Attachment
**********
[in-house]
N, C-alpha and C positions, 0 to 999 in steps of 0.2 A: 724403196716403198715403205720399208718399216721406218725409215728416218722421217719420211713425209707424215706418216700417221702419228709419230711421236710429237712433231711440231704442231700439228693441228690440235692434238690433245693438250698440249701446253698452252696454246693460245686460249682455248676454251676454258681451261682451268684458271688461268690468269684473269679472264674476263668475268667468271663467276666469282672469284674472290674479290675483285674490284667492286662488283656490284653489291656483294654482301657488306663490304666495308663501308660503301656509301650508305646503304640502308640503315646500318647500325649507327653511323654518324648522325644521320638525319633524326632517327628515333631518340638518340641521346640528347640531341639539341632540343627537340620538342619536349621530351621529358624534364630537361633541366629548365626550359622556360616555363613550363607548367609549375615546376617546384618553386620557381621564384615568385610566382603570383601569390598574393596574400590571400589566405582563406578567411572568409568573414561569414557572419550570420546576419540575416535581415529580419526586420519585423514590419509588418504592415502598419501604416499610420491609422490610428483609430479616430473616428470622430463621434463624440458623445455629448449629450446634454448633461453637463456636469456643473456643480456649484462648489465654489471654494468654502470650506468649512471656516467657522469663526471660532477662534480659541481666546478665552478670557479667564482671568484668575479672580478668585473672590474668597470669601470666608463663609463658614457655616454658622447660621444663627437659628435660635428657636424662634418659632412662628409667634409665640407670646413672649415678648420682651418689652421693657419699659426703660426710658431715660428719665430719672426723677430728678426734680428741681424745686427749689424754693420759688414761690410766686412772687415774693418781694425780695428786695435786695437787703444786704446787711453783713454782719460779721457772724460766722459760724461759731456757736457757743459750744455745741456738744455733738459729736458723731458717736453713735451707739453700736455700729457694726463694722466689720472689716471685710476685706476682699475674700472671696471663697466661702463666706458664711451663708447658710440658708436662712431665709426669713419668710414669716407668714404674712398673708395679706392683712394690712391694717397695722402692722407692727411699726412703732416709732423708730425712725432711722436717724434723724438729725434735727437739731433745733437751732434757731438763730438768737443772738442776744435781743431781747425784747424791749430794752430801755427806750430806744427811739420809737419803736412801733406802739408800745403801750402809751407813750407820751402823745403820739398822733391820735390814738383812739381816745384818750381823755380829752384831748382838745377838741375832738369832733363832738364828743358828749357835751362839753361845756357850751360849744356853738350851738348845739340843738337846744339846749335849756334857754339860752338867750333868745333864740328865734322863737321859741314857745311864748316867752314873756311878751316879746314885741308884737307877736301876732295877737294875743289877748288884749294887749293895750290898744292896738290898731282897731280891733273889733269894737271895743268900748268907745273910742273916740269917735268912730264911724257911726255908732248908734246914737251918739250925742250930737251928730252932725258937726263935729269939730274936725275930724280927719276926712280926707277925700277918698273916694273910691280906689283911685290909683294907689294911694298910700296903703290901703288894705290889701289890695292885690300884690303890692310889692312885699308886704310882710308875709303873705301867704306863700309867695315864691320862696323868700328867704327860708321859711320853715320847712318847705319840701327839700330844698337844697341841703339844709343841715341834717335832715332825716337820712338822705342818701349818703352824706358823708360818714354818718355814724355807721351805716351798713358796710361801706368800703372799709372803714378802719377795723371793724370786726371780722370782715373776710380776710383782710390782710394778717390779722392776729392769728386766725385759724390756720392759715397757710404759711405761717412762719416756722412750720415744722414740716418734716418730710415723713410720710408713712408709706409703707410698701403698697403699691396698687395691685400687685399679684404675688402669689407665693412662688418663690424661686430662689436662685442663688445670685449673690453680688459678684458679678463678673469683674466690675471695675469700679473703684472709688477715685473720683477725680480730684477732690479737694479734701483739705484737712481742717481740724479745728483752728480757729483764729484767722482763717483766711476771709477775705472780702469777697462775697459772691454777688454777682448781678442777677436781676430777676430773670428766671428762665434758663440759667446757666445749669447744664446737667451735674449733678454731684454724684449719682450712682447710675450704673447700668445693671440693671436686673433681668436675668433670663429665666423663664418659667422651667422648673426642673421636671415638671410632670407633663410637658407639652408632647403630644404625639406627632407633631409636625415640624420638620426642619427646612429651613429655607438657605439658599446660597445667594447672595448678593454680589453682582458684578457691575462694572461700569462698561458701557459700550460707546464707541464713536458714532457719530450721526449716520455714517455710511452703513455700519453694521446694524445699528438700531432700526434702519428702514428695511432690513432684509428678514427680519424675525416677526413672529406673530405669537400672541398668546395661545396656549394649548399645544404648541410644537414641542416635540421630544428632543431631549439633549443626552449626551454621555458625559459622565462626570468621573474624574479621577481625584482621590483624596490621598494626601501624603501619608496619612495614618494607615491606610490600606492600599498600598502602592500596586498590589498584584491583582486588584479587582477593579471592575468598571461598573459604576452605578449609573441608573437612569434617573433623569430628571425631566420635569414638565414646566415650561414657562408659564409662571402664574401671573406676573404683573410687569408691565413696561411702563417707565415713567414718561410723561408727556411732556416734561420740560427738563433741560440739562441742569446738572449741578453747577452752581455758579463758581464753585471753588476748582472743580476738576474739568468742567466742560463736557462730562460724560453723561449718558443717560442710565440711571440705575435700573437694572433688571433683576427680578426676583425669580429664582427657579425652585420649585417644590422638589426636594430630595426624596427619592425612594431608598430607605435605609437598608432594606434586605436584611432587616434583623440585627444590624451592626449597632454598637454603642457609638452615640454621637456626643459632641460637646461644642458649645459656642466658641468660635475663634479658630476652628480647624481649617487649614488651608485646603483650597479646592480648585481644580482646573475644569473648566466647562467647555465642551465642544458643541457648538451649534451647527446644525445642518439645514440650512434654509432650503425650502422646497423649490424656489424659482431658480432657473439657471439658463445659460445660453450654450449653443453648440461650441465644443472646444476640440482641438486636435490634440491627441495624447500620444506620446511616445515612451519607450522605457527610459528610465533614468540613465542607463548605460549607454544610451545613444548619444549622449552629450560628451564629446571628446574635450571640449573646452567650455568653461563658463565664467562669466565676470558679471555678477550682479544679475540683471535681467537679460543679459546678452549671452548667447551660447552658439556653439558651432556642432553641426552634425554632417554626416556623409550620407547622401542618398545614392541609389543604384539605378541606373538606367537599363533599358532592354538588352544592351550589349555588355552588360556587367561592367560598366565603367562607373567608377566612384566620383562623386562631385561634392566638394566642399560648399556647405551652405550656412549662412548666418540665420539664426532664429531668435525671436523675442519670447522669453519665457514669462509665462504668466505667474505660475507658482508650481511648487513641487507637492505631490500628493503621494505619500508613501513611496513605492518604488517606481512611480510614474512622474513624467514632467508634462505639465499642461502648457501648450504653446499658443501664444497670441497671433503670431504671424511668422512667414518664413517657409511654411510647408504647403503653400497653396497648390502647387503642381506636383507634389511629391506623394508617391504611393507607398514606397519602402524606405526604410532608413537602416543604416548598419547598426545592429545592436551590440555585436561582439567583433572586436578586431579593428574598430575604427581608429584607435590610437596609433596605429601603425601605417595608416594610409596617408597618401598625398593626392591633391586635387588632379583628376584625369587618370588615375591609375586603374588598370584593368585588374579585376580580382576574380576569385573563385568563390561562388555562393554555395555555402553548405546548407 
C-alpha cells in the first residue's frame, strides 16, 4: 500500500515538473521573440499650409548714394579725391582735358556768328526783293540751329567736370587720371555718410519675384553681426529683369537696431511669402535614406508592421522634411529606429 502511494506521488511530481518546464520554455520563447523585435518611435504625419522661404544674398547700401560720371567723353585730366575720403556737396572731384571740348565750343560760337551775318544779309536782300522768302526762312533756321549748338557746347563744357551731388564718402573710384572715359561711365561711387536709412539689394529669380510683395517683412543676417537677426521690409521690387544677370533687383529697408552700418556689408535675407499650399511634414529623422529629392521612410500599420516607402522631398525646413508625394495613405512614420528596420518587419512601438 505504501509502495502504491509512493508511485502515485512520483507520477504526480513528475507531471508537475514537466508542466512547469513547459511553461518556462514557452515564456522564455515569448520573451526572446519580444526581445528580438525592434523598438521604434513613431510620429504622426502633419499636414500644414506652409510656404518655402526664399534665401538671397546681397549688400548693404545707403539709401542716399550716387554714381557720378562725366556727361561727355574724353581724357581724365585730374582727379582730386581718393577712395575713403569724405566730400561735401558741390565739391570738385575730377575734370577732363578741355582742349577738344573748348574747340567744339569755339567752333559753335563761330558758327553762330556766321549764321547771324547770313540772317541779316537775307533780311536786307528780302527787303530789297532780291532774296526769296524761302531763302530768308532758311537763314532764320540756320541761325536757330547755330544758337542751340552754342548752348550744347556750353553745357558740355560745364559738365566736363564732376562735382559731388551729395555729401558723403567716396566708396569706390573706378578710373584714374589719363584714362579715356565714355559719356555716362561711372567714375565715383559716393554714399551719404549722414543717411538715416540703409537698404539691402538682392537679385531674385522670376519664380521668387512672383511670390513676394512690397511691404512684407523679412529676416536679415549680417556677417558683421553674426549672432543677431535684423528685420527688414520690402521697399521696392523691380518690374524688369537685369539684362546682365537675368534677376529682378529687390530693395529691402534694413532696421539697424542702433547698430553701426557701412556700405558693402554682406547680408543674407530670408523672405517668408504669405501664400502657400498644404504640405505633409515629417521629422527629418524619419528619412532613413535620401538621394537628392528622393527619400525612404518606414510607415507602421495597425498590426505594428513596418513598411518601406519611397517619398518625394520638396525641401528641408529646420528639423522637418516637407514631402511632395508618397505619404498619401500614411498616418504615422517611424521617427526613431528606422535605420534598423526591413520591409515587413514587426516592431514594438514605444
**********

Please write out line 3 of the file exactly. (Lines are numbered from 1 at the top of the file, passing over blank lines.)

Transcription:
C-alpha cells in the first residue's frame, strides 16, 4: 500500500515538473521573440499650409548714394579725391582735358556768328526783293540751329567736370587720371555718410519675384553681426529683369537696431511669402535614406508592421522634411529606429 502511494506521488511530481518546464520554455520563447523585435518611435504625419522661404544674398547700401560720371567723353585730366575720403556737396572731384571740348565750343560760337551775318544779309536782300522768302526762312533756321549748338557746347563744357551731388564718402573710384572715359561711365561711387536709412539689394529669380510683395517683412543676417537677426521690409521690387544677370533687383529697408552700418556689408535675407499650399511634414529623422529629392521612410500599420516607402522631398525646413508625394495613405512614420528596420518587419512601438 505504501509502495502504491509512493508511485502515485512520483507520477504526480513528475507531471508537475514537466508542466512547469513547459511553461518556462514557452515564456522564455515569448520573451526572446519580444526581445528580438525592434523598438521604434513613431510620429504622426502633419499636414500644414506652409510656404518655402526664399534665401538671397546681397549688400548693404545707403539709401542716399550716387554714381557720378562725366556727361561727355574724353581724357581724365585730374582727379582730386581718393577712395575713403569724405566730400561735401558741390565739391570738385575730377575734370577732363578741355582742349577738344573748348574747340567744339569755339567752333559753335563761330558758327553762330556766321549764321547771324547770313540772317541779316537775307533780311536786307528780302527787303530789297532780291532774296526769296524761302531763302530768308532758311537763314532764320540756320541761325536757330547755330544758337542751340552754342548752348550744347556750353553745357558740355560745364559738365566736363564732376562735382559731388551729395555729401558723403567716396566708396569706390573706378578710373584714374589719363584714362579715356565714355559719356555716362561711372567714375565715383559716393554714399551719404549722414543717411538715416540703409537698404539691402538682392537679385531674385522670376519664380521668387512672383511670390513676394512690397511691404512684407523679412529676416536679415549680417556677417558683421553674426549672432543677431535684423528685420527688414520690402521697399521696392523691380518690374524688369537685369539684362546682365537675368534677376529682378529687390530693395529691402534694413532696421539697424542702433547698430553701426557701412556700405558693402554682406547680408543674407530670408523672405517668408504669405501664400502657400498644404504640405505633409515629417521629422527629418524619419528619412532613413535620401538621394537628392528622393527619400525612404518606414510607415507602421495597425498590426505594428513596418513598411518601406519611397517619398518625394520638396525641401528641408529646420528639423522637418516637407514631402511632395508618397505619404498619401500614411498616418504615422517611424521617427526613431528606422535605420534598423526591413520591409515587413514587426516592431514594438514605444